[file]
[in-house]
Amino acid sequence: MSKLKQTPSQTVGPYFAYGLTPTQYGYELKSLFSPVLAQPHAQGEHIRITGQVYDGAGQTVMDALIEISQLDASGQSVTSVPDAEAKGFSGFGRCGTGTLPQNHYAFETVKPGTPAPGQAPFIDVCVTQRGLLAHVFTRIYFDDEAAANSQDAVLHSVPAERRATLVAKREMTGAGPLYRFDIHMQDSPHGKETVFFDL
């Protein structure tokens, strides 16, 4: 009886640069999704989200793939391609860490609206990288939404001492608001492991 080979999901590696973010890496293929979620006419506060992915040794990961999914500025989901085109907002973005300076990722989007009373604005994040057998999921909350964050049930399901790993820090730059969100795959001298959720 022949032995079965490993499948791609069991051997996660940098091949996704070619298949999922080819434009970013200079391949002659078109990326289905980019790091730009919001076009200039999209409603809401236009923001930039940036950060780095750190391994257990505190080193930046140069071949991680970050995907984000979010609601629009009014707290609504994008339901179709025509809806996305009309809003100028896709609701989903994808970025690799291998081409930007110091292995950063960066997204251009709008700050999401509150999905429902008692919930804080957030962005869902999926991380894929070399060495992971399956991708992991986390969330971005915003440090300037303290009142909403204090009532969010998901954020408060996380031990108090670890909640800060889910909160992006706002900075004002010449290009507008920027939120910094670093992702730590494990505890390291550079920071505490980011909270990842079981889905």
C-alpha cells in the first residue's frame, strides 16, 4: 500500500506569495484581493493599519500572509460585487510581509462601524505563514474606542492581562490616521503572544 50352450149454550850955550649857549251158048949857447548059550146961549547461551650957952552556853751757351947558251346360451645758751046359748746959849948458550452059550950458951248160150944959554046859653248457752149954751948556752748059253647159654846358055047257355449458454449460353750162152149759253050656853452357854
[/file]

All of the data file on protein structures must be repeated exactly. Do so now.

[in-house]
Amino acid sequence: MSKLKQTPSQTVGPYFAYGLTPTQYGYELKSLFSPVLAQPHAQGEHIRITGQVYDGAGQTVMDALIEISQLDASGQSVTSVPDAEAKGFSGFGRCGTGTLPQNHYAFETVKPGTPAPGQAPFIDVCVTQRGLLAHVFTRIYFDDEAAANSQDAVLHSVPAERRATLVAKREMTGAGPLYRFDIHMQDSPHGKETVFFDL
């Protein structure tokens, strides 16, 4: 009886640069999704989200793939391609860490609206990288939404001492608001492991 080979999901590696973010890496293929979620006419506060992915040794990961999914500025989901085109907002973005300076990722989007009373604005994040057998999921909350964050049930399901790993820090730059969100795959001298959720 022949032995079965490993499948791609069991051997996660940098091949996704070619298949999922080819434009970013200079391949002659078109990326289905980019790091730009919001076009200039999209409603809401236009923001930039940036950060780095750190391994257990505190080193930046140069071949991680970050995907984000979010609601629009009014707290609504994008339901179709025509809806996305009309809003100028896709609701989903994808970025690799291998081409930007110091292995950063960066997204251009709008700050999401509150999905429902008692919930804080957030962005869902999926991380894929070399060495992971399956991708992991986390969330971005915003440090300037303290009142909403204090009532969010998901954020408060996380031990108090670890909640800060889910909160992006706002900075004002010449290009507008920027939120910094670093992702730590494990505890390291550079920071505490980011909270990842079981889905």
C-alpha cells in the first residue's frame, strides 16, 4: 500500500506569495484581493493599519500572509460585487510581509462601524505563514474606542492581562490616521503572544 50352450149454550850955550649857549251158048949857447548059550146961549547461551650957952552556853751757351947558251346360451645758751046359748746959849948458550452059550950458951248160150944959554046859653248457752149954751948556752748059253647159654846358055047257355449458454449460353750162152149759253050656853452357854